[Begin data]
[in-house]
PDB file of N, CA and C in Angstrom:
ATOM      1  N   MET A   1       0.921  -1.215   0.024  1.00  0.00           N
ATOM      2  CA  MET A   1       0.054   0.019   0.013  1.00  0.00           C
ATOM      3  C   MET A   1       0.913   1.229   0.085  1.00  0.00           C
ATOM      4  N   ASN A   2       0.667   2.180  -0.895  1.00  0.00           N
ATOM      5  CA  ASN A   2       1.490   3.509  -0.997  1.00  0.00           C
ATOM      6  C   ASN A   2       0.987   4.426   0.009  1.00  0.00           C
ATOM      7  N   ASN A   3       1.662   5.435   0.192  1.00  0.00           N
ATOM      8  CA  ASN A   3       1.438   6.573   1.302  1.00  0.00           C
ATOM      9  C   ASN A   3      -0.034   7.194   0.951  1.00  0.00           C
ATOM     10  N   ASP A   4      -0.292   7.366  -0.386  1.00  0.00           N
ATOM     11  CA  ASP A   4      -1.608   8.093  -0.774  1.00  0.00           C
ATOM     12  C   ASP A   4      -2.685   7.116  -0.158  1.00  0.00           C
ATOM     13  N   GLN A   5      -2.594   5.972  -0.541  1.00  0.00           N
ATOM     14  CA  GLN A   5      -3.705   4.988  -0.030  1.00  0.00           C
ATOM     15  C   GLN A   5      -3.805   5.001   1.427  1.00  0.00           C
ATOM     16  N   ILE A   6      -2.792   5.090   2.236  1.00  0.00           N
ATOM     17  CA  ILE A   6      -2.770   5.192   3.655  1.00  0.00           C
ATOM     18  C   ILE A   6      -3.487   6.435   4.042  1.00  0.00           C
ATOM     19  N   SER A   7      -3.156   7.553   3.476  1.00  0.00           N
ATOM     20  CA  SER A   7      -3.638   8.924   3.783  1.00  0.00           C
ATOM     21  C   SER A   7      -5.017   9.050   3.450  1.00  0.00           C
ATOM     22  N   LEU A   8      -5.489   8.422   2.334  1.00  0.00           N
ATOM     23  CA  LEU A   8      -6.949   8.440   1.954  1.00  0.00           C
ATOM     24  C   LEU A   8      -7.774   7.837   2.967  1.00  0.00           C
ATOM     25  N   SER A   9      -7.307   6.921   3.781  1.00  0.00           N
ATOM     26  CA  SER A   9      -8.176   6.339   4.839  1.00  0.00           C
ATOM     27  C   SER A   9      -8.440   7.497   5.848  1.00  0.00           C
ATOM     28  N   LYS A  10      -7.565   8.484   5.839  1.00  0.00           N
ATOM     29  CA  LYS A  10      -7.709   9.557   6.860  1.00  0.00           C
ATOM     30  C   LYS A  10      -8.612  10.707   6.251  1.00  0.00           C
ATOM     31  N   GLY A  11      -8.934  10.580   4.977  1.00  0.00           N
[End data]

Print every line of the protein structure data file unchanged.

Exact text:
[in-house]
PDB file of N, CA and C in Angstrom:
ATOM      1  N   MET A   1       0.921  -1.215   0.024  1.00  0.00           N
ATOM      2  CA  MET A   1       0.054   0.019   0.013  1.00  0.00           C
ATOM      3  C   MET A   1       0.913   1.229   0.085  1.00  0.00           C
ATOM      4  N   ASN A   2       0.667   2.180  -0.895  1.00  0.00           N
ATOM      5  CA  ASN A   2       1.490   3.509  -0.997  1.00  0.00           C
ATOM      6  C   ASN A   2       0.987   4.426   0.009  1.00  0.00           C
ATOM      7  N   ASN A   3       1.662   5.435   0.192  1.00  0.00           N
ATOM      8  CA  ASN A   3       1.438   6.573   1.302  1.00  0.00           C
ATOM      9  C   ASN A   3      -0.034   7.194   0.951  1.00  0.00           C
ATOM     10  N   ASP A   4      -0.292   7.366  -0.386  1.00  0.00           N
ATOM     11  CA  ASP A   4      -1.608   8.093  -0.774  1.00  0.00           C
ATOM     12  C   ASP A   4      -2.685   7.116  -0.158  1.00  0.00           C
ATOM     13  N   GLN A   5      -2.594   5.972  -0.541  1.00  0.00           N
ATOM     14  CA  GLN A   5      -3.705   4.988  -0.030  1.00  0.00           C
ATOM     15  C   GLN A   5      -3.805   5.001   1.427  1.00  0.00           C
ATOM     16  N   ILE A   6      -2.792   5.090   2.236  1.00  0.00           N
ATOM     17  CA  ILE A   6      -2.770   5.192   3.655  1.00  0.00           C
ATOM     18  C   ILE A   6      -3.487   6.435   4.042  1.00  0.00           C
ATOM     19  N   SER A   7      -3.156   7.553   3.476  1.00  0.00           N
ATOM     20  CA  SER A   7      -3.638   8.924   3.783  1.00  0.00           C
ATOM     21  C   SER A   7      -5.017   9.050   3.450  1.00  0.00           C
ATOM     22  N   LEU A   8      -5.489   8.422   2.334  1.00  0.00           N
ATOM     23  CA  LEU A   8      -6.949   8.440   1.954  1.00  0.00           C
ATOM     24  C   LEU A   8      -7.774   7.837   2.967  1.00  0.00           C
ATOM     25  N   SER A   9      -7.307   6.921   3.781  1.00  0.00           N
ATOM     26  CA  SER A   9      -8.176   6.339   4.839  1.00  0.00           C
ATOM     27  C   SER A   9      -8.440   7.497   5.848  1.00  0.00           C
ATOM     28  N   LYS A  10      -7.565   8.484   5.839  1.00  0.00           N
ATOM     29  CA  LYS A  10      -7.709   9.557   6.860  1.00  0.00           C
ATOM     30  C   LYS A  10      -8.612  10.707   6.251  1.00  0.00           C
ATOM     31  N   GLY A  11      -8.934  10.580   4.977  1.00  0.00           N